Where to buy: I can’t give a full list of every place that stocks good sweaters, but I can make a few suggestions based off of my experiences. On the high end, I really like Inis Meain, DrumohrDrake’sJohn Smedley, and William Lockie (the last of which you can buy through Heather Wallace). For more affordable purchases, I’ve had good experiences with Brooks Brothers, Club Monaco, and Howard Yount. The first two often do significant mark-downs throughout the season, which is when I think you should buy. Club Monaco also gives students an extra 20% off if they can show a student ID in-store or give a university email address online. I’ve picked up their basic v-neck sweaters before for about $45, and find them to be of a good value. 

A Basic Cashmere Wardrobe for Men

It doesn’t get much more versatile than a simple v-neck sweater in a basic, solid color. It doesn’t get much more classic, either. Build yourself a wardrobe of three pieces, and you’ll be set for years.

Above are three of the most basic colors: burgundy, navy and gray. If you wear a lot of monochromatic palettes, or want something to wear out at night, you could add black to that list (though gray is more versatile, and can usually fill in fine for black). Camel can also be a nice choice. These are pieces that go with everything from jeans to a suit, and add sophistication and comfort to every outfit you wear.

I like cashmere for my v-necks. It’s warmer relative to its weight than wool, and of course it’s exceptionally soft, as well. It’s also one of the few fabrics that gets better with age. High-quality cashmere, with reasonably attentive care, can last very nearly forever. I think that this is a wardrobe element that’s essential enough that you should look for the best.

But where do you get the good stuff? I wrote a quick guide to finding quality cashmere, but I’ll summarize (OK, probably expand) here.

There’s plenty of passable cashmere on the market today - far more than ever before. You can buy cashmere sweaters for $80 at Costco, $150 at Lands’ End or $198 at J. Crew. That Lands’ End sweater is decent quality, but it’s still expensive, and it’s not the good stuff. It won’t last, look as nice, or feel as good.

As the cashmere market has exploded over the past fifteen years or so, the breadth of quality available has expanded dramatically. All cashmere is not created equal. Cashmere’s quality depends on the quality of the fiber, the quality of the milling, and the quality of the garment’s construction. Don’t fool yourself into thinking that there’s no difference.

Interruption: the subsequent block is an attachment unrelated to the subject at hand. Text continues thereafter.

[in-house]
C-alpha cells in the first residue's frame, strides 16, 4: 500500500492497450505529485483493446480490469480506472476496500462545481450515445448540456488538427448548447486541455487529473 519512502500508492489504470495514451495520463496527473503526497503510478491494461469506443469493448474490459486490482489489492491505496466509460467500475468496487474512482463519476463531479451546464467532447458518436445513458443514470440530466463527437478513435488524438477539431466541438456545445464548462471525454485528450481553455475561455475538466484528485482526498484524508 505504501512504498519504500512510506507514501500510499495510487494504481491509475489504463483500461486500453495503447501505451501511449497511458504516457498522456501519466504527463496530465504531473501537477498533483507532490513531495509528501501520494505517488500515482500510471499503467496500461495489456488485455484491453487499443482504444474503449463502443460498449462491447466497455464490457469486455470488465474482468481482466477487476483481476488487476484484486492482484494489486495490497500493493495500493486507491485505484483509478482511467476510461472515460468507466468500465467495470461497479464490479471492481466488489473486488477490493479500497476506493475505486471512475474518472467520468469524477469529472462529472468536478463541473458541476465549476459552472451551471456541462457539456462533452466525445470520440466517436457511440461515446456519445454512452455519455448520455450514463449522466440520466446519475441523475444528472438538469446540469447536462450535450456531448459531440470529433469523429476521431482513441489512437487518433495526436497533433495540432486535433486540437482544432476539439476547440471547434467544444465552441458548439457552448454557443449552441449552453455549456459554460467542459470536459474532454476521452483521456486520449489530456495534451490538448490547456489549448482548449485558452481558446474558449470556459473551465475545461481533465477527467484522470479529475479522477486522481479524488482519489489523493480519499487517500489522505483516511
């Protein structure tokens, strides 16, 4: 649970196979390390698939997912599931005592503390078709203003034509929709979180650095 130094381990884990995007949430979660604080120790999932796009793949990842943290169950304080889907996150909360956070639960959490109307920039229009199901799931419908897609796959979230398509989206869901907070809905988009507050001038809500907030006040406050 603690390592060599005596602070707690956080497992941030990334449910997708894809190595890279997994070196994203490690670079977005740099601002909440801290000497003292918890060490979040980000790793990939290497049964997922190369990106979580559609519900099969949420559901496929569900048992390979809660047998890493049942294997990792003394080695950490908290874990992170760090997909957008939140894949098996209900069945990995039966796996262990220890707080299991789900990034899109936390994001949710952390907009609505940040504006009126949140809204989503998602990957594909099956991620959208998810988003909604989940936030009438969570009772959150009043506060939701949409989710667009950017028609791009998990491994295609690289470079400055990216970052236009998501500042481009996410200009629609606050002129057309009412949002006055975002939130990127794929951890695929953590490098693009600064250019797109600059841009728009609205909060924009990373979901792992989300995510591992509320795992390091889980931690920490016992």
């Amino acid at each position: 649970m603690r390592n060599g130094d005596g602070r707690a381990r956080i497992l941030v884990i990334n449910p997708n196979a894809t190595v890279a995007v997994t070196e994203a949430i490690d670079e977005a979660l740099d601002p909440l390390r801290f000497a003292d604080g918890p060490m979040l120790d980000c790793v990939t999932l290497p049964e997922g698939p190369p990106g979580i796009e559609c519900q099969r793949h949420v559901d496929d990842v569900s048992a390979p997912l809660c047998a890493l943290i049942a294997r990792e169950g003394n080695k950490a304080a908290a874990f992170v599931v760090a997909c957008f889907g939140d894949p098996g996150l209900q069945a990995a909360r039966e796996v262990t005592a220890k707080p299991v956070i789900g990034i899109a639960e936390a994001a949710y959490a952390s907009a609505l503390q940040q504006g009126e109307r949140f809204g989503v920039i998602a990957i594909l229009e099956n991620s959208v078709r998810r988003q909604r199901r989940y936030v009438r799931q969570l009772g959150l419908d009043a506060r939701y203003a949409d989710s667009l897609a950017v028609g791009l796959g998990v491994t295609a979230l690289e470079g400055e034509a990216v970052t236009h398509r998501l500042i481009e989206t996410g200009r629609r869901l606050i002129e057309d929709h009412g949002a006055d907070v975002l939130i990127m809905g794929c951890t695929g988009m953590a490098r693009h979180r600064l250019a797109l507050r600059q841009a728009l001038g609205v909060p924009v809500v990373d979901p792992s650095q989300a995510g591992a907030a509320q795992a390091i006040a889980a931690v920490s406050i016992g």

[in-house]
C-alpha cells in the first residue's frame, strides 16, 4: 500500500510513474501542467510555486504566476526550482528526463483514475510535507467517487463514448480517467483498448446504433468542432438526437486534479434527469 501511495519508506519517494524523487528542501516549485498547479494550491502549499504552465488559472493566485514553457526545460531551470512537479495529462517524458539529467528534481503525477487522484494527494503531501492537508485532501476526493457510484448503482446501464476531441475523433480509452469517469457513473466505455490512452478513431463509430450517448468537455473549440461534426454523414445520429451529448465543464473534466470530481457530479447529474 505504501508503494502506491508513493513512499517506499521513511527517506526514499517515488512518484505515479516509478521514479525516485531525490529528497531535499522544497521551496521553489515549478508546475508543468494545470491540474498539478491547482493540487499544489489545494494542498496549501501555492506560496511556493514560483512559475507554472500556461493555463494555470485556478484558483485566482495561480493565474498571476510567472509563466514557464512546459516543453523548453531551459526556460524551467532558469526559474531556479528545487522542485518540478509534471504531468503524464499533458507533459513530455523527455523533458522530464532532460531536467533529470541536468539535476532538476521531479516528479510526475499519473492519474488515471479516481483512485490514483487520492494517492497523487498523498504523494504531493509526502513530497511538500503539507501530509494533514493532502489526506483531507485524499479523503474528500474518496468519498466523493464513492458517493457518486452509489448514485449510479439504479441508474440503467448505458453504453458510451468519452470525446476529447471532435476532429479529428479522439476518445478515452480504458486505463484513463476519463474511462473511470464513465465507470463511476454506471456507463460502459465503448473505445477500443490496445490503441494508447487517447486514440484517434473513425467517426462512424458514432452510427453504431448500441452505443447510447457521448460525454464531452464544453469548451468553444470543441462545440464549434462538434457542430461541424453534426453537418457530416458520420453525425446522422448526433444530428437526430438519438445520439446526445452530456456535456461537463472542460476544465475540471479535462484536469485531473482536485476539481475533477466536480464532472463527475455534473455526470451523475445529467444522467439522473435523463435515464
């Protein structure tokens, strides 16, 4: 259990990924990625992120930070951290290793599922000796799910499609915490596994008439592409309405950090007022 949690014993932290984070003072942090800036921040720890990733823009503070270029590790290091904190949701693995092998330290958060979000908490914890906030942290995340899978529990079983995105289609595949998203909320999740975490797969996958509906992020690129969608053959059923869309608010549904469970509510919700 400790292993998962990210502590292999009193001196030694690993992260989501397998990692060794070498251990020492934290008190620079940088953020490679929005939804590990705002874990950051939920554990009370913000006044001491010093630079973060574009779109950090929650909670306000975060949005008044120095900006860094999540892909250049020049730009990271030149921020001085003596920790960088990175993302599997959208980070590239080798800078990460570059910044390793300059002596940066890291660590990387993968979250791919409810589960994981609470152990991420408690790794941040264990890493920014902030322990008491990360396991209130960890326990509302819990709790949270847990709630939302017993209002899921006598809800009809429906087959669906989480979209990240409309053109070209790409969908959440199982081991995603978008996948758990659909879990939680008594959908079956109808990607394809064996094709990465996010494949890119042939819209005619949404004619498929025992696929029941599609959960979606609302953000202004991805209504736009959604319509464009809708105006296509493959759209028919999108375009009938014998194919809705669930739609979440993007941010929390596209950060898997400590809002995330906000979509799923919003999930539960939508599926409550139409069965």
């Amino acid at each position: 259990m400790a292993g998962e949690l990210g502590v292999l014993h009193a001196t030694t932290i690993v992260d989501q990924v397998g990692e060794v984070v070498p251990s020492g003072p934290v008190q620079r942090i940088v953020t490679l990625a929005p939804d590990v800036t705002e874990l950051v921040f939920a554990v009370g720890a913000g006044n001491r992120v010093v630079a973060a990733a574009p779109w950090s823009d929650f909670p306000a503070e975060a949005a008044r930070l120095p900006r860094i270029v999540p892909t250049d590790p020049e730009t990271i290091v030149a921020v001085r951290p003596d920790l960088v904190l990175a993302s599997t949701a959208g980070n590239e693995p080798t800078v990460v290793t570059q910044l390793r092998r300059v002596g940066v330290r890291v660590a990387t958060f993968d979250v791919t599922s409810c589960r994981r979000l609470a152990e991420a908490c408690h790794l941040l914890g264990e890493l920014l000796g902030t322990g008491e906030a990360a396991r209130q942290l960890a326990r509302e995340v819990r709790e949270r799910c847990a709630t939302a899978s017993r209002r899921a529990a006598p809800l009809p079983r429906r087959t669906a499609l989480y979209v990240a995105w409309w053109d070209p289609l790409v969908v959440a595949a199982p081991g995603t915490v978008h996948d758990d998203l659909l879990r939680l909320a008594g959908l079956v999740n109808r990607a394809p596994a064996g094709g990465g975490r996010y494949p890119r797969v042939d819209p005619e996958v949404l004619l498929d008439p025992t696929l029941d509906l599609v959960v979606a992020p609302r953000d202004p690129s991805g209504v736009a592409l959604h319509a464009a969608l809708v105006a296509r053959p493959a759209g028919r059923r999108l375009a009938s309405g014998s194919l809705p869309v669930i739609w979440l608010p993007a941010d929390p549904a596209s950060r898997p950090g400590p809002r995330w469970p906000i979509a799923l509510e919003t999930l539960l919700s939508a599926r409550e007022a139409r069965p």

Good cashmere is made from the longest fibers. It is dense, resilient and lightweight (though it may be offered in multiple layers, or plys). The texture should almost approach a cotton jersey. It will also (new) be a little less soft than the cheap stuff. The short fibers in cheap cashmere are loose right from the start, so they feel soft to the touch. They’ll pill and tear. The best cashmere feels smooth as much as it feels soft. Go to a super-fancy store, and touch some Loro Piana branded cashmere, and you’ll get a feeling for what I’m talking about.

Of course, great cashmere has become surpassingly expensive. A Loro Piana cashmere sweater can cost as much as $1500, and one by a less-well-advertised maker like Drumohr can still go for $500 or more. Perhaps you can swing this, in which case more power to you, but for most of us, that’s cost-prohibitive.

There is good news, however. Because good cashmere wears so well, and because almost all cashmere was top-of-the-line until fifteen or so years ago, used is a tremendous option.

For $30-60, you can buy a pristine Scottish cashmere sweater (Scottish cashmere, by the way, is what you want), from a luxury maker. Look for something from the 1980s or earlier, with a smooth, tight hand. It should be made in Scotland, either for a fancy store (Saks, Nordstrom, Brooks, Wilkes, Niemans, that kind of thing) or by one of the big Scottish cashmere brands (Pringle, Drumohr, etc.). Look for something sized by chest size, not S-M-L-XL. Focus on the basic colors we’ve identified above. If it’s pilling, has holes or stains, leave it be.

When you’re shopping, take your time. The perfect piece may not come along right away, but it will come. These are basics, after all.

Once you’ve got your sweater - or sweaters - care for them gently. Hand-wash them only when they really need it (once a year or so). They’ll actually get softer with age. If you wear through the elbows, add patches. If you get a snag, have it rewoven. Take care of them, and they’ll keep you warm and stylish for a healthy chunk of the rest of your life.

The Great Drumohr Rush
We’ve written here about the difference between high and low-quality cashmere.  Drumohr is one of the few Scottish cashmere producers left, and they make some of the finest cashmere available.
This week saw a huge rush of Drumohr cashmere on eBay.  Most of the sweaters are listed at $150 of $160, which is pretty remarkably low for cashmere of this quality.  You can check out the amazing bounty here.  There was also just a huge Drumohr for Marinella shipment at one of our favorite discounters, Virtual Clothes Horse.  Go crazy.

The Great Drumohr Rush

We’ve written here about the difference between high and low-quality cashmere.  Drumohr is one of the few Scottish cashmere producers left, and they make some of the finest cashmere available.

This week saw a huge rush of Drumohr cashmere on eBay.  Most of the sweaters are listed at $150 of $160, which is pretty remarkably low for cashmere of this quality.  You can check out the amazing bounty here.  There was also just a huge Drumohr for Marinella shipment at one of our favorite discounters, Virtual Clothes Horse.  Go crazy.